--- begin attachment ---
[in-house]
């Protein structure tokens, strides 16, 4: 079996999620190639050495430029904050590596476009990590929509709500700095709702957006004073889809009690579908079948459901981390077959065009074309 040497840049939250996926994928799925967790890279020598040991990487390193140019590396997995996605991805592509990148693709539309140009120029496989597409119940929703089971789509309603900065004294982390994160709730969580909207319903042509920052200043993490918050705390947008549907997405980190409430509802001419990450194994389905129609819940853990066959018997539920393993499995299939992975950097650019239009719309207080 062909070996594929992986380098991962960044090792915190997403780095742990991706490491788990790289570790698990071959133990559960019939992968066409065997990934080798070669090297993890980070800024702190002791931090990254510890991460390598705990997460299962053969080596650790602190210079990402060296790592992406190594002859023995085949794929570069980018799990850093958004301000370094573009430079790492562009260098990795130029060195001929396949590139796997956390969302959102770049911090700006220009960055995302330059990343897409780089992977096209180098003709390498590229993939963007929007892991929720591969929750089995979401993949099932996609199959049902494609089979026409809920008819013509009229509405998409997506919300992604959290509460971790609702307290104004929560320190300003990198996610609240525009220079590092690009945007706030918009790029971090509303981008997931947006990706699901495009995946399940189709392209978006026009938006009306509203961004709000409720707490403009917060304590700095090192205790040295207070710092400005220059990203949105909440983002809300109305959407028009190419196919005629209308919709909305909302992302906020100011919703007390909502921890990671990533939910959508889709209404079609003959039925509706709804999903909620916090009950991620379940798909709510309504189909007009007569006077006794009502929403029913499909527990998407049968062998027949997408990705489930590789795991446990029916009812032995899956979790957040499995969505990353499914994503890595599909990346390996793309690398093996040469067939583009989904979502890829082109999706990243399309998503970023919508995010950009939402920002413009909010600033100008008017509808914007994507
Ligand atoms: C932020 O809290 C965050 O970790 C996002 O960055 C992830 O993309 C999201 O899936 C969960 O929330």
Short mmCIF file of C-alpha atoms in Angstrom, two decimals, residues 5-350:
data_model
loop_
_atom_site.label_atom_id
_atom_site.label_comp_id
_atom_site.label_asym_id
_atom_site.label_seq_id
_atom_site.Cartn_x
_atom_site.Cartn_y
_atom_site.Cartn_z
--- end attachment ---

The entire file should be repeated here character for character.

[in-house]
């Protein structure tokens, strides 16, 4: 079996999620190639050495430029904050590596476009990590929509709500700095709702957006004073889809009690579908079948459901981390077959065009074309 040497840049939250996926994928799925967790890279020598040991990487390193140019590396997995996605991805592509990148693709539309140009120029496989597409119940929703089971789509309603900065004294982390994160709730969580909207319903042509920052200043993490918050705390947008549907997405980190409430509802001419990450194994389905129609819940853990066959018997539920393993499995299939992975950097650019239009719309207080 062909070996594929992986380098991962960044090792915190997403780095742990991706490491788990790289570790698990071959133990559960019939992968066409065997990934080798070669090297993890980070800024702190002791931090990254510890991460390598705990997460299962053969080596650790602190210079990402060296790592992406190594002859023995085949794929570069980018799990850093958004301000370094573009430079790492562009260098990795130029060195001929396949590139796997956390969302959102770049911090700006220009960055995302330059990343897409780089992977096209180098003709390498590229993939963007929007892991929720591969929750089995979401993949099932996609199959049902494609089979026409809920008819013509009229509405998409997506919300992604959290509460971790609702307290104004929560320190300003990198996610609240525009220079590092690009945007706030918009790029971090509303981008997931947006990706699901495009995946399940189709392209978006026009938006009306509203961004709000409720707490403009917060304590700095090192205790040295207070710092400005220059990203949105909440983002809300109305959407028009190419196919005629209308919709909305909302992302906020100011919703007390909502921890990671990533939910959508889709209404079609003959039925509706709804999903909620916090009950991620379940798909709510309504189909007009007569006077006794009502929403029913499909527990998407049968062998027949997408990705489930590789795991446990029916009812032995899956979790957040499995969505990353499914994503890595599909990346390996793309690398093996040469067939583009989904979502890829082109999706990243399309998503970023919508995010950009939402920002413009909010600033100008008017509808914007994507
Ligand atoms: C932020 O809290 C965050 O970790 C996002 O960055 C992830 O993309 C999201 O899936 C969960 O929330």
Short mmCIF file of C-alpha atoms in Angstrom, two decimals, residues 5-350:
data_model
loop_
_atom_site.label_atom_id
_atom_site.label_comp_id
_atom_site.label_asym_id
_atom_site.label_seq_id
_atom_site.Cartn_x
_atom_site.Cartn_y
_atom_site.Cartn_z